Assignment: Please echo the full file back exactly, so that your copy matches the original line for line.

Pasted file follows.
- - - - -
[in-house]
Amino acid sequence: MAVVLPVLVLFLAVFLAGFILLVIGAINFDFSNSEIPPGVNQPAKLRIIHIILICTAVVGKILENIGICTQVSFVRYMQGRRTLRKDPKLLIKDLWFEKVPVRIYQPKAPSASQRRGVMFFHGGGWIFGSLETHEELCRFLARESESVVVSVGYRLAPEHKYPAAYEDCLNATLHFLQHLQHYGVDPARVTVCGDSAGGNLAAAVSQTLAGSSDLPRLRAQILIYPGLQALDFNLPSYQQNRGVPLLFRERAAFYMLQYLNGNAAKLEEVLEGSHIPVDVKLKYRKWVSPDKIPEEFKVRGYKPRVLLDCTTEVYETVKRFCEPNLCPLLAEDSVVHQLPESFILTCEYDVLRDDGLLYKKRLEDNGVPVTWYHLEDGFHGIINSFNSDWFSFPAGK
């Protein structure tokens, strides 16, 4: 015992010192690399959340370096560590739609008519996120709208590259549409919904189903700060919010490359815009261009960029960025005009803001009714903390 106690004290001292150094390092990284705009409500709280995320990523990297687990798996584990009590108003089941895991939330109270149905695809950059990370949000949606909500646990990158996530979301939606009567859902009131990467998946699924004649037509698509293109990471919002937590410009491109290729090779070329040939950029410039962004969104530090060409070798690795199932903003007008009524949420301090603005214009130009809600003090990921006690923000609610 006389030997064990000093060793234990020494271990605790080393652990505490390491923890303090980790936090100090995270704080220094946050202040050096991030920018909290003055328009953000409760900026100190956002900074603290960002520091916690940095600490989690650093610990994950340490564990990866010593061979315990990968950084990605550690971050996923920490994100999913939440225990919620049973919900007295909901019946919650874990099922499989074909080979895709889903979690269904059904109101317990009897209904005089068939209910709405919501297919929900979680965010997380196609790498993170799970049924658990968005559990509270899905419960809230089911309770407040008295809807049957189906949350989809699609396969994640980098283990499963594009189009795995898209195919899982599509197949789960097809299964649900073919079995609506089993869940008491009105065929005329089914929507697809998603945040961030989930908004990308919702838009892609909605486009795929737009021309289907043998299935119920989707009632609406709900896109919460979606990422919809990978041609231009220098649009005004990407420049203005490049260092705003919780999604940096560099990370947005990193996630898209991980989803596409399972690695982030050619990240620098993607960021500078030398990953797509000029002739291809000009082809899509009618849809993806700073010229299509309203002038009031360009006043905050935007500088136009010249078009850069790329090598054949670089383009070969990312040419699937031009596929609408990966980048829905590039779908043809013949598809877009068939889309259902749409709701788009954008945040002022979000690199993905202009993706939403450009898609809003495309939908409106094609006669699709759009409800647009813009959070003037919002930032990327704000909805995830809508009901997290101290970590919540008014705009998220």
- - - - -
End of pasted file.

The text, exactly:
[in-house]
Amino acid sequence: MAVVLPVLVLFLAVFLAGFILLVIGAINFDFSNSEIPPGVNQPAKLRIIHIILICTAVVGKILENIGICTQVSFVRYMQGRRTLRKDPKLLIKDLWFEKVPVRIYQPKAPSASQRRGVMFFHGGGWIFGSLETHEELCRFLARESESVVVSVGYRLAPEHKYPAAYEDCLNATLHFLQHLQHYGVDPARVTVCGDSAGGNLAAAVSQTLAGSSDLPRLRAQILIYPGLQALDFNLPSYQQNRGVPLLFRERAAFYMLQYLNGNAAKLEEVLEGSHIPVDVKLKYRKWVSPDKIPEEFKVRGYKPRVLLDCTTEVYETVKRFCEPNLCPLLAEDSVVHQLPESFILTCEYDVLRDDGLLYKKRLEDNGVPVTWYHLEDGFHGIINSFNSDWFSFPAGK
């Protein structure tokens, strides 16, 4: 015992010192690399959340370096560590739609008519996120709208590259549409919904189903700060919010490359815009261009960029960025005009803001009714903390 106690004290001292150094390092990284705009409500709280995320990523990297687990798996584990009590108003089941895991939330109270149905695809950059990370949000949606909500646990990158996530979301939606009567859902009131990467998946699924004649037509698509293109990471919002937590410009491109290729090779070329040939950029410039962004969104530090060409070798690795199932903003007008009524949420301090603005214009130009809600003090990921006690923000609610 006389030997064990000093060793234990020494271990605790080393652990505490390491923890303090980790936090100090995270704080220094946050202040050096991030920018909290003055328009953000409760900026100190956002900074603290960002520091916690940095600490989690650093610990994950340490564990990866010593061979315990990968950084990605550690971050996923920490994100999913939440225990919620049973919900007295909901019946919650874990099922499989074909080979895709889903979690269904059904109101317990009897209904005089068939209910709405919501297919929900979680965010997380196609790498993170799970049924658990968005559990509270899905419960809230089911309770407040008295809807049957189906949350989809699609396969994640980098283990499963594009189009795995898209195919899982599509197949789960097809299964649900073919079995609506089993869940008491009105065929005329089914929507697809998603945040961030989930908004990308919702838009892609909605486009795929737009021309289907043998299935119920989707009632609406709900896109919460979606990422919809990978041609231009220098649009005004990407420049203005490049260092705003919780999604940096560099990370947005990193996630898209991980989803596409399972690695982030050619990240620098993607960021500078030398990953797509000029002739291809000009082809899509009618849809993806700073010229299509309203002038009031360009006043905050935007500088136009010249078009850069790329090598054949670089383009070969990312040419699937031009596929609408990966980048829905590039779908043809013949598809877009068939889309259902749409709701788009954008945040002022979000690199993905202009993706939403450009898609809003495309939908409106094609006669699709759009409800647009813009959070003037919002930032990327704000909805995830809508009901997290101290970590919540008014705009998220």